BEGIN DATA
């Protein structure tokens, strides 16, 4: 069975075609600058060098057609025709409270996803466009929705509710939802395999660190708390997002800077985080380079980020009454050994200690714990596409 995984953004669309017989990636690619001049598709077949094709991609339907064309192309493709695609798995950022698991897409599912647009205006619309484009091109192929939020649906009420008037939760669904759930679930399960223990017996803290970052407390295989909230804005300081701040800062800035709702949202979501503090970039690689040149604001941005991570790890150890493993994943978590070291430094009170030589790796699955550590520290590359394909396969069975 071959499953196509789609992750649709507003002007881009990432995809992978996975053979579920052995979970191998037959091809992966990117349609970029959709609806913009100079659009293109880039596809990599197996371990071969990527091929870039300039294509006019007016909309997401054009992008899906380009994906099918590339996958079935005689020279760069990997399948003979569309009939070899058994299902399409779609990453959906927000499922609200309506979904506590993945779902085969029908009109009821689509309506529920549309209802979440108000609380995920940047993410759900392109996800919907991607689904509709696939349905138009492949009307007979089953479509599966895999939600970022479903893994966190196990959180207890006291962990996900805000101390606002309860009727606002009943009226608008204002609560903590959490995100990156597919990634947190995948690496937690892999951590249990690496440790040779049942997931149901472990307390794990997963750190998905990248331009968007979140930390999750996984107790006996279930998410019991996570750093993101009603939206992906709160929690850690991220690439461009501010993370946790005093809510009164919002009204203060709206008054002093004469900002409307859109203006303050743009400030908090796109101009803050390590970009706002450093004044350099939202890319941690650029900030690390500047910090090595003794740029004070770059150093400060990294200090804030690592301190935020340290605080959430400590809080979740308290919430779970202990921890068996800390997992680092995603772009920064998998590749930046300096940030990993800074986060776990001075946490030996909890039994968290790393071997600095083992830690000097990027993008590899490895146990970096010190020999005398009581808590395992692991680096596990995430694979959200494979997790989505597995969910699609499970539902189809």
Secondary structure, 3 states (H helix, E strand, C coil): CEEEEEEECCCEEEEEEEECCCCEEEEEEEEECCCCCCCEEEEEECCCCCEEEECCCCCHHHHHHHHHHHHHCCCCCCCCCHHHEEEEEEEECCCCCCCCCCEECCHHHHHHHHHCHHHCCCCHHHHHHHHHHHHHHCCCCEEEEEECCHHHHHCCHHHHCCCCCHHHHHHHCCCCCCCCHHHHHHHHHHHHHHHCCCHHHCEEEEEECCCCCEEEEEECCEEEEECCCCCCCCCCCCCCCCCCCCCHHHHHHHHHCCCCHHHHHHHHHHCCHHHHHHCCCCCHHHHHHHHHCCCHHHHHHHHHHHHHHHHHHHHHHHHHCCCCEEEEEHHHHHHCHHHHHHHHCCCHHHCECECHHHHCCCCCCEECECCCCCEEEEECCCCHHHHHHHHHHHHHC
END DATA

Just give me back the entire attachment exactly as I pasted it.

């Protein structure tokens, strides 16, 4: 069975075609600058060098057609025709409270996803466009929705509710939802395999660190708390997002800077985080380079980020009454050994200690714990596409 995984953004669309017989990636690619001049598709077949094709991609339907064309192309493709695609798995950022698991897409599912647009205006619309484009091109192929939020649906009420008037939760669904759930679930399960223990017996803290970052407390295989909230804005300081701040800062800035709702949202979501503090970039690689040149604001941005991570790890150890493993994943978590070291430094009170030589790796699955550590520290590359394909396969069975 071959499953196509789609992750649709507003002007881009990432995809992978996975053979579920052995979970191998037959091809992966990117349609970029959709609806913009100079659009293109880039596809990599197996371990071969990527091929870039300039294509006019007016909309997401054009992008899906380009994906099918590339996958079935005689020279760069990997399948003979569309009939070899058994299902399409779609990453959906927000499922609200309506979904506590993945779902085969029908009109009821689509309506529920549309209802979440108000609380995920940047993410759900392109996800919907991607689904509709696939349905138009492949009307007979089953479509599966895999939600970022479903893994966190196990959180207890006291962990996900805000101390606002309860009727606002009943009226608008204002609560903590959490995100990156597919990634947190995948690496937690892999951590249990690496440790040779049942997931149901472990307390794990997963750190998905990248331009968007979140930390999750996984107790006996279930998410019991996570750093993101009603939206992906709160929690850690991220690439461009501010993370946790005093809510009164919002009204203060709206008054002093004469900002409307859109203006303050743009400030908090796109101009803050390590970009706002450093004044350099939202890319941690650029900030690390500047910090090595003794740029004070770059150093400060990294200090804030690592301190935020340290605080959430400590809080979740308290919430779970202990921890068996800390997992680092995603772009920064998998590749930046300096940030990993800074986060776990001075946490030996909890039994968290790393071997600095083992830690000097990027993008590899490895146990970096010190020999005398009581808590395992692991680096596990995430694979959200494979997790989505597995969910699609499970539902189809």
Secondary structure, 3 states (H helix, E strand, C coil): CEEEEEEECCCEEEEEEEECCCCEEEEEEEEECCCCCCCEEEEEECCCCCEEEECCCCCHHHHHHHHHHHHHCCCCCCCCCHHHEEEEEEEECCCCCCCCCCEECCHHHHHHHHHCHHHCCCCHHHHHHHHHHHHHHCCCCEEEEEECCHHHHHCCHHHHCCCCCHHHHHHHCCCCCCCCHHHHHHHHHHHHHHHCCCHHHCEEEEEECCCCCEEEEEECCEEEEECCCCCCCCCCCCCCCCCCCCCHHHHHHHHHCCCCHHHHHHHHHHCCHHHHHHCCCCCHHHHHHHHHCCCHHHHHHHHHHHHHHHHHHHHHHHHHCCCCEEEEEHHHHHHCHHHHHHHHCCCHHHCECECHHHHCCCCCCEECECCCCCEEEEECCCCHHHHHHHHHHHHHC